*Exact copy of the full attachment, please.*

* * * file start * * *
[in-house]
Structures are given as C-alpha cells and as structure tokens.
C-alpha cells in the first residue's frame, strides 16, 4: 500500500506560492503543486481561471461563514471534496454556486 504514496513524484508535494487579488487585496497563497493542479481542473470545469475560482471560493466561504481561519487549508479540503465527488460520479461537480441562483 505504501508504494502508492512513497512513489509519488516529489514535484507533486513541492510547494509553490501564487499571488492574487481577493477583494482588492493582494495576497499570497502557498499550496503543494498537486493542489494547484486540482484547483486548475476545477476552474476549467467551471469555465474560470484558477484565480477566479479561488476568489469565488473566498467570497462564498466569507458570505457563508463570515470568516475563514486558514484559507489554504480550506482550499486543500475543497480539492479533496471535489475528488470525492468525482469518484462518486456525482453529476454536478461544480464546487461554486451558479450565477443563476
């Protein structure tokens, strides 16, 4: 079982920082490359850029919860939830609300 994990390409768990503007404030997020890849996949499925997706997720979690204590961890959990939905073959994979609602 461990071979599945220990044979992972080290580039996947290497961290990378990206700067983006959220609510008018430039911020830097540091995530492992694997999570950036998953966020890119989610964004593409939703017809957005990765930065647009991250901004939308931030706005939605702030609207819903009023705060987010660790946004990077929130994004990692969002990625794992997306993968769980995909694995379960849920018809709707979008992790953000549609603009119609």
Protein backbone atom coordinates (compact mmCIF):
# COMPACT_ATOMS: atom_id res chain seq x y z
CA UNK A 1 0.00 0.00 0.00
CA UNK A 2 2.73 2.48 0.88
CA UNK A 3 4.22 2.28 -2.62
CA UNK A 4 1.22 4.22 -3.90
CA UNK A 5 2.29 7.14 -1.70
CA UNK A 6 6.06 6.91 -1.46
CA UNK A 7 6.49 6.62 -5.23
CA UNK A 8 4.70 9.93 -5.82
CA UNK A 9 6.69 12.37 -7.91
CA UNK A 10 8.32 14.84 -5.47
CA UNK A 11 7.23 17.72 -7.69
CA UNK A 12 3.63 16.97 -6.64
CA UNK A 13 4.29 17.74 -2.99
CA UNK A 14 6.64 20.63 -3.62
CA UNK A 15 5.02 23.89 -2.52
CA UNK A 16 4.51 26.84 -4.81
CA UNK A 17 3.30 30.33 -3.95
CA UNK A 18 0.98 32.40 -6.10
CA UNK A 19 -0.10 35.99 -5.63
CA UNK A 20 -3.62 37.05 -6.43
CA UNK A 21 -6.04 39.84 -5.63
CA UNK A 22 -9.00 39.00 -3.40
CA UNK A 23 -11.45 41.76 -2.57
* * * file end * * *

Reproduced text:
[in-house]
Structures are given as C-alpha cells and as structure tokens.
C-alpha cells in the first residue's frame, strides 16, 4: 500500500506560492503543486481561471461563514471534496454556486 504514496513524484508535494487579488487585496497563497493542479481542473470545469475560482471560493466561504481561519487549508479540503465527488460520479461537480441562483 505504501508504494502508492512513497512513489509519488516529489514535484507533486513541492510547494509553490501564487499571488492574487481577493477583494482588492493582494495576497499570497502557498499550496503543494498537486493542489494547484486540482484547483486548475476545477476552474476549467467551471469555465474560470484558477484565480477566479479561488476568489469565488473566498467570497462564498466569507458570505457563508463570515470568516475563514486558514484559507489554504480550506482550499486543500475543497480539492479533496471535489475528488470525492468525482469518484462518486456525482453529476454536478461544480464546487461554486451558479450565477443563476
């Protein structure tokens, strides 16, 4: 079982920082490359850029919860939830609300 994990390409768990503007404030997020890849996949499925997706997720979690204590961890959990939905073959994979609602 461990071979599945220990044979992972080290580039996947290497961290990378990206700067983006959220609510008018430039911020830097540091995530492992694997999570950036998953966020890119989610964004593409939703017809957005990765930065647009991250901004939308931030706005939605702030609207819903009023705060987010660790946004990077929130994004990692969002990625794992997306993968769980995909694995379960849920018809709707979008992790953000549609603009119609």
Protein backbone atom coordinates (compact mmCIF):
# COMPACT_ATOMS: atom_id res chain seq x y z
CA UNK A 1 0.00 0.00 0.00
CA UNK A 2 2.73 2.48 0.88
CA UNK A 3 4.22 2.28 -2.62
CA UNK A 4 1.22 4.22 -3.90
CA UNK A 5 2.29 7.14 -1.70
CA UNK A 6 6.06 6.91 -1.46
CA UNK A 7 6.49 6.62 -5.23
CA UNK A 8 4.70 9.93 -5.82
CA UNK A 9 6.69 12.37 -7.91
CA UNK A 10 8.32 14.84 -5.47
CA UNK A 11 7.23 17.72 -7.69
CA UNK A 12 3.63 16.97 -6.64
CA UNK A 13 4.29 17.74 -2.99
CA UNK A 14 6.64 20.63 -3.62
CA UNK A 15 5.02 23.89 -2.52
CA UNK A 16 4.51 26.84 -4.81
CA UNK A 17 3.30 30.33 -3.95
CA UNK A 18 0.98 32.40 -6.10
CA UNK A 19 -0.10 35.99 -5.63
CA UNK A 20 -3.62 37.05 -6.43
CA UNK A 21 -6.04 39.84 -5.63
CA UNK A 22 -9.00 39.00 -3.40
CA UNK A 23 -11.45 41.76 -2.57